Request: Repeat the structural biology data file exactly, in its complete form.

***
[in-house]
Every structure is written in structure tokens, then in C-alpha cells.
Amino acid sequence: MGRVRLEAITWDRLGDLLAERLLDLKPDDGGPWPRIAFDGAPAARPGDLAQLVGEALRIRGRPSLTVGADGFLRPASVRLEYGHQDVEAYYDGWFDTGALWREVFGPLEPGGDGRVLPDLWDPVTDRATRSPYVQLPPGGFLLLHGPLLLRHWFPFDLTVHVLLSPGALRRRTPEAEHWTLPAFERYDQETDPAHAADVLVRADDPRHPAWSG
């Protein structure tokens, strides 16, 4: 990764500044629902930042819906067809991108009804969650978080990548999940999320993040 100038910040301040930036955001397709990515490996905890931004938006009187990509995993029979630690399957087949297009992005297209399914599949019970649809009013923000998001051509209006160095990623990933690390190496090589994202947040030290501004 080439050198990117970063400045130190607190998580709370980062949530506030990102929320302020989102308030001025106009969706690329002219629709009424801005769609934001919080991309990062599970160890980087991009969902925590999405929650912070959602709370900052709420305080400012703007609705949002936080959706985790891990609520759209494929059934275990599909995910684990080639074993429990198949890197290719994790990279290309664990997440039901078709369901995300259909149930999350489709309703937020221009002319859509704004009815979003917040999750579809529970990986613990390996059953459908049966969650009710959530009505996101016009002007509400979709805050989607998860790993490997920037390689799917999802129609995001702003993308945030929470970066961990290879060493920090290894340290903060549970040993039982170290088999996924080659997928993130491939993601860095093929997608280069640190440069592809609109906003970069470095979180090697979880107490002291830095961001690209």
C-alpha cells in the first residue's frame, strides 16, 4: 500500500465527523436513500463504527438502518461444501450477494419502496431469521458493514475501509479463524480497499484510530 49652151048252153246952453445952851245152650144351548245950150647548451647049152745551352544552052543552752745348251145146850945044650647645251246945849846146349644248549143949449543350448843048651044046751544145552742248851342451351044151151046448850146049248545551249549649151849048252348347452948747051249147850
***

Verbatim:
[in-house]
Every structure is written in structure tokens, then in C-alpha cells.
Amino acid sequence: MGRVRLEAITWDRLGDLLAERLLDLKPDDGGPWPRIAFDGAPAARPGDLAQLVGEALRIRGRPSLTVGADGFLRPASVRLEYGHQDVEAYYDGWFDTGALWREVFGPLEPGGDGRVLPDLWDPVTDRATRSPYVQLPPGGFLLLHGPLLLRHWFPFDLTVHVLLSPGALRRRTPEAEHWTLPAFERYDQETDPAHAADVLVRADDPRHPAWSG
């Protein structure tokens, strides 16, 4: 990764500044629902930042819906067809991108009804969650978080990548999940999320993040 100038910040301040930036955001397709990515490996905890931004938006009187990509995993029979630690399957087949297009992005297209399914599949019970649809009013923000998001051509209006160095990623990933690390190496090589994202947040030290501004 080439050198990117970063400045130190607190998580709370980062949530506030990102929320302020989102308030001025106009969706690329002219629709009424801005769609934001919080991309990062599970160890980087991009969902925590999405929650912070959602709370900052709420305080400012703007609705949002936080959706985790891990609520759209494929059934275990599909995910684990080639074993429990198949890197290719994790990279290309664990997440039901078709369901995300259909149930999350489709309703937020221009002319859509704004009815979003917040999750579809529970990986613990390996059953459908049966969650009710959530009505996101016009002007509400979709805050989607998860790993490997920037390689799917999802129609995001702003993308945030929470970066961990290879060493920090290894340290903060549970040993039982170290088999996924080659997928993130491939993601860095093929997608280069640190440069592809609109906003970069470095979180090697979880107490002291830095961001690209």
C-alpha cells in the first residue's frame, strides 16, 4: 500500500465527523436513500463504527438502518461444501450477494419502496431469521458493514475501509479463524480497499484510530 49652151048252153246952453445952851245152650144351548245950150647548451647049152745551352544552052543552752745348251145146850945044650647645251246945849846146349644248549143949449543350448843048651044046751544145552742248851342451351044151151046448850146049248545551249549649151849048252348347452948747051249147850